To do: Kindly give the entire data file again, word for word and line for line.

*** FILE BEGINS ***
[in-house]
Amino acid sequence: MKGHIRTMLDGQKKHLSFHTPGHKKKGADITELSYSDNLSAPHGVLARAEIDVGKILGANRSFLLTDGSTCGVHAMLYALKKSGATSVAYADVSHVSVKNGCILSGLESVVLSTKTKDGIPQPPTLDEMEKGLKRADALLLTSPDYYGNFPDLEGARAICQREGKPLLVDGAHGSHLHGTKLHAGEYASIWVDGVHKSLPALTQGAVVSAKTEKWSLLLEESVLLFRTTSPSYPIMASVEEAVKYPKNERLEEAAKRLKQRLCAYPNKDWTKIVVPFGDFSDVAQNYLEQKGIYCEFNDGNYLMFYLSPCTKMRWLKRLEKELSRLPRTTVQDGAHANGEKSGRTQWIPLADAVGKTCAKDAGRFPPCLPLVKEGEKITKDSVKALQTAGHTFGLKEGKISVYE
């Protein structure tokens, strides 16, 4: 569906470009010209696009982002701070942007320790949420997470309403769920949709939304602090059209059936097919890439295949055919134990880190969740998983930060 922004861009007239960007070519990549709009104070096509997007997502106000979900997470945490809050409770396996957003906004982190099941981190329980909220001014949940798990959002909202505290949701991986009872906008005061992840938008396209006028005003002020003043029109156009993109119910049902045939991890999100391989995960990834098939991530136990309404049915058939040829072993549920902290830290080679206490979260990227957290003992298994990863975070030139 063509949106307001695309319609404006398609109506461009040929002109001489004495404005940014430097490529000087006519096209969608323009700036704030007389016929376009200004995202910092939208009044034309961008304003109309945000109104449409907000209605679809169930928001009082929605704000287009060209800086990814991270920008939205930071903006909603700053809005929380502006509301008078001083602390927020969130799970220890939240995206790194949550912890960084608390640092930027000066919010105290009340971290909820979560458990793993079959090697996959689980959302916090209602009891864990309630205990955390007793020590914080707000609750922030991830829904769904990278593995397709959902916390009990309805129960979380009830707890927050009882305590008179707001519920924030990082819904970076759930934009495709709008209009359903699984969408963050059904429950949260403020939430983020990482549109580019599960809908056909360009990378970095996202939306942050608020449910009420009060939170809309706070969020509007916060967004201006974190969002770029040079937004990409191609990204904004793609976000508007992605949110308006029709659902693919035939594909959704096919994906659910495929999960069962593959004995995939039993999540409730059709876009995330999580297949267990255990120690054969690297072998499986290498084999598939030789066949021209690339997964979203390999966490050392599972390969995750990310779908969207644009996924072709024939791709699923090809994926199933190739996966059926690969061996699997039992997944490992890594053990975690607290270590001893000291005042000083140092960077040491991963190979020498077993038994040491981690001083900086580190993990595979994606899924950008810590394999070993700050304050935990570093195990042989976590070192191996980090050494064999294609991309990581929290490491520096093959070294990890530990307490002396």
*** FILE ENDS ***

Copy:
[in-house]
Amino acid sequence: MKGHIRTMLDGQKKHLSFHTPGHKKKGADITELSYSDNLSAPHGVLARAEIDVGKILGANRSFLLTDGSTCGVHAMLYALKKSGATSVAYADVSHVSVKNGCILSGLESVVLSTKTKDGIPQPPTLDEMEKGLKRADALLLTSPDYYGNFPDLEGARAICQREGKPLLVDGAHGSHLHGTKLHAGEYASIWVDGVHKSLPALTQGAVVSAKTEKWSLLLEESVLLFRTTSPSYPIMASVEEAVKYPKNERLEEAAKRLKQRLCAYPNKDWTKIVVPFGDFSDVAQNYLEQKGIYCEFNDGNYLMFYLSPCTKMRWLKRLEKELSRLPRTTVQDGAHANGEKSGRTQWIPLADAVGKTCAKDAGRFPPCLPLVKEGEKITKDSVKALQTAGHTFGLKEGKISVYE
């Protein structure tokens, strides 16, 4: 569906470009010209696009982002701070942007320790949420997470309403769920949709939304602090059209059936097919890439295949055919134990880190969740998983930060 922004861009007239960007070519990549709009104070096509997007997502106000979900997470945490809050409770396996957003906004982190099941981190329980909220001014949940798990959002909202505290949701991986009872906008005061992840938008396209006028005003002020003043029109156009993109119910049902045939991890999100391989995960990834098939991530136990309404049915058939040829072993549920902290830290080679206490979260990227957290003992298994990863975070030139 063509949106307001695309319609404006398609109506461009040929002109001489004495404005940014430097490529000087006519096209969608323009700036704030007389016929376009200004995202910092939208009044034309961008304003109309945000109104449409907000209605679809169930928001009082929605704000287009060209800086990814991270920008939205930071903006909603700053809005929380502006509301008078001083602390927020969130799970220890939240995206790194949550912890960084608390640092930027000066919010105290009340971290909820979560458990793993079959090697996959689980959302916090209602009891864990309630205990955390007793020590914080707000609750922030991830829904769904990278593995397709959902916390009990309805129960979380009830707890927050009882305590008179707001519920924030990082819904970076759930934009495709709008209009359903699984969408963050059904429950949260403020939430983020990482549109580019599960809908056909360009990378970095996202939306942050608020449910009420009060939170809309706070969020509007916060967004201006974190969002770029040079937004990409191609990204904004793609976000508007992605949110308006029709659902693919035939594909959704096919994906659910495929999960069962593959004995995939039993999540409730059709876009995330999580297949267990255990120690054969690297072998499986290498084999598939030789066949021209690339997964979203390999966490050392599972390969995750990310779908969207644009996924072709024939791709699923090809994926199933190739996966059926690969061996699997039992997944490992890594053990975690607290270590001893000291005042000083140092960077040491991963190979020498077993038994040491981690001083900086580190993990595979994606899924950008810590394999070993700050304050935990570093195990042989976590070192191996980090050494064999294609991309990581929290490491520096093959070294990890530990307490002396």